“I tell these guys all the time as long as a man draws breath there’s hope for recovery. It’s never too late; there’s no bottom too low; there’s no hole you can’t climb out of. When I see a man in a hole I jump in with him. He says, ‘Dude, now we’re both stuck here.’ And I tell him, ‘It’s OK, brother. I know the way out.’”
—Rick, in the drains from 2010 to 2013
My 12th grade AP Lit class is currently covering metaphysical poetry. These cats (John Donne, Andrew Marvell et al.) were next level, and Donne’s intricate poem/puzzle “A Valediction: Forbidding Mourning” provided me some strange solace following a long, confusing week. (You’re in my thoughts, Las Vegas!) I hope it provides you some, too.
“As virtuous men pass mildly away,
And whisper to their souls to go,
Whilst some of their sad friends do say
The breath goes now, and some say, No: …”
Thanks to everyone who reached out to me following the tragic events in Las Vegas. I’m fine physically; as many of you know, I’m teaching in Central America and have not been in Vegas since late July. However, I’m shaken mentally.
My thoughts are with everyone directly affected by this unspeakable tragedy and with my friends who live in an underground flood channel in the area. They often use the sidewalk between Mandalay Bay and the outdoor concert hall, pausing to enjoy a song or two from the far side of the fence. From second-hand sources, I heard they were cleared out of the drain as a precautionary measure. But I haven’t heard if they are all OK.
If you know any of these fine folks and you’ve heard from them, please let me know. I’ll do the same for you.
With love and sympathy from San Salvador …
Got my name in the paper. Special thanks to John Glionna for the wonderful story and Rachel Aston for the revealing video and pics. I’m honored.
Man who shined light on Las Vegas’ tunnel dwellers moving on
Here’s a KNPR interview Paul Vautrinot and I did a week or so ago. It’s an exit interview of sorts with me, and Paul and I discuss the future of Shine a Light.
Out Of The Darkness: Escaping The Las Vegas Tunnels
I found a home for my Beneath the Neon and My Week at the Blue Angel notes and memorabilia: Special Collections at UNLV’s Lied Library. They plan to sort through the boxes—handwritten notes, taped interviews, email correspondence with editors, edited drafts, etc.—and eventually make the contents available to the public. (If you ever want to hear me splashing through a storm drain, babbling to myself in a nervous stutter, you know where to go.)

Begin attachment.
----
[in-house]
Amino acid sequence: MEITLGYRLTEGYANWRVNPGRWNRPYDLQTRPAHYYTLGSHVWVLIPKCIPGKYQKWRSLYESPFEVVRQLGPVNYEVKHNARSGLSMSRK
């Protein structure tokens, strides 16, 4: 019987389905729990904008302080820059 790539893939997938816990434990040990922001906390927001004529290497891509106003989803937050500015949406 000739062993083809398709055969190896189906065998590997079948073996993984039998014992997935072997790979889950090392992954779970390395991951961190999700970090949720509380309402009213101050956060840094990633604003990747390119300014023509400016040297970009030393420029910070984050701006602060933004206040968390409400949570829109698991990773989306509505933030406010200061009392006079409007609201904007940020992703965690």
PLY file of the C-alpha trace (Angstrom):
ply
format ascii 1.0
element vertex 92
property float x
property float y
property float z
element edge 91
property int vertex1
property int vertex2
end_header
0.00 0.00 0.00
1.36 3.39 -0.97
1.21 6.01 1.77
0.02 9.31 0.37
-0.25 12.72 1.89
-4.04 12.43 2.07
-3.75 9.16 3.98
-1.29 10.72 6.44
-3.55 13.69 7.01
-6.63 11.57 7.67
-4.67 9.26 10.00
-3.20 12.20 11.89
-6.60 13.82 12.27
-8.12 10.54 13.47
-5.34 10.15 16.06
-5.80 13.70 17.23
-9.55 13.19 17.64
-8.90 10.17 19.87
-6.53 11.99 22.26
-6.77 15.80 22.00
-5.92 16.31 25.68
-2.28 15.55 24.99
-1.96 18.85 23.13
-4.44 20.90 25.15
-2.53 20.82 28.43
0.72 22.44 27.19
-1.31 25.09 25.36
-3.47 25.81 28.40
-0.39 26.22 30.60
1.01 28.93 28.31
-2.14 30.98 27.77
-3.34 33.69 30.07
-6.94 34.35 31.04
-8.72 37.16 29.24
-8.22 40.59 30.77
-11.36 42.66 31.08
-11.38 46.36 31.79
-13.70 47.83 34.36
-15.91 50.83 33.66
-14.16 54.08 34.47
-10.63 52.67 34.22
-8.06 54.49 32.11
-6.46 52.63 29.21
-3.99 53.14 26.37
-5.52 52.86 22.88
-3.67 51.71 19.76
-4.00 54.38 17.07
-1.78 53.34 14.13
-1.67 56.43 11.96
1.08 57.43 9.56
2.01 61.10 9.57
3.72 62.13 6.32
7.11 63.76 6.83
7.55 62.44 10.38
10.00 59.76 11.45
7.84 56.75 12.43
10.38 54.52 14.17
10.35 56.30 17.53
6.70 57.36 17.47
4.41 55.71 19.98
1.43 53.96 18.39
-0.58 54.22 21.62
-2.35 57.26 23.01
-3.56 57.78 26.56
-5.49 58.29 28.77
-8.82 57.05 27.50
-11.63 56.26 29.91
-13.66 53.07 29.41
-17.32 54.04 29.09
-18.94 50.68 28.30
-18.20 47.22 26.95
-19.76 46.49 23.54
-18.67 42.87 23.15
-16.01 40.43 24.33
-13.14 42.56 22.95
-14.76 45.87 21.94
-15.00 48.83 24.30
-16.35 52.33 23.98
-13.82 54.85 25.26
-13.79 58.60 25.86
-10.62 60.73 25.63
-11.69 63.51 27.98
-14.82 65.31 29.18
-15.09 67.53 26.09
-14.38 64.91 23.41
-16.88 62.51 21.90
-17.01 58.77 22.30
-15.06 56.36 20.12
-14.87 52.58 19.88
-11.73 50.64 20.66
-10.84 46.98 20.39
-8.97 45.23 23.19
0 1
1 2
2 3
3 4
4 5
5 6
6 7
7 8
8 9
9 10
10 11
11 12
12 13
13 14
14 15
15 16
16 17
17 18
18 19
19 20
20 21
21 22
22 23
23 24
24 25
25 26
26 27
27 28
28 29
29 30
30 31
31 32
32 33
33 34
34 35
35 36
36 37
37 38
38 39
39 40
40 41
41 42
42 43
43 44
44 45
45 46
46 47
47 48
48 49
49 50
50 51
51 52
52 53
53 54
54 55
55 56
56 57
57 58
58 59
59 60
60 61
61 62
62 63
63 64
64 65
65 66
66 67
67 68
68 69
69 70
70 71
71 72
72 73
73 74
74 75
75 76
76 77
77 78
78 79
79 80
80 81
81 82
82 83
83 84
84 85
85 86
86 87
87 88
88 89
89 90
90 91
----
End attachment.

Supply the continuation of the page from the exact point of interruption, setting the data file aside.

The best part of the experience was I got to spend some time with two warm and talented longtime Las Vegans, Aaron Mayes and Su Kim Chung. Thanks, Aaron and Su Kim!
I’m excited to announce that my Shine a Light community project, which was founded in 2009 to help the people who live in the underground flood channels of Vegas, will be folded into Freedom House’s programming. This will allow Shine a Light to more directly provide housing, counseling and other services to the people in the drains. I will remain involved in the program as much as possible from San Salvador, but Paul Vautrinot, who once lived in the tunnels, will be the point person.
More details on the collaboration will be available in the days to come. In the meantime, please like Freedom House Sober Living’s Facebook page, visit its website (http://www.freedomhousesoberliving.com/
) and consider donating to it. Thanks!
Big things are brewing with my community project Shine a Light. Sometimes you have to let go (a little) of the things you love for them to reach their full potential. More on this soon.
My interview with a bike thief:
Yesterday in the tunnels, one of the residents, Steve, gave me a going-away present: a compass. He said he hoped it would come in handy in Central America. #touched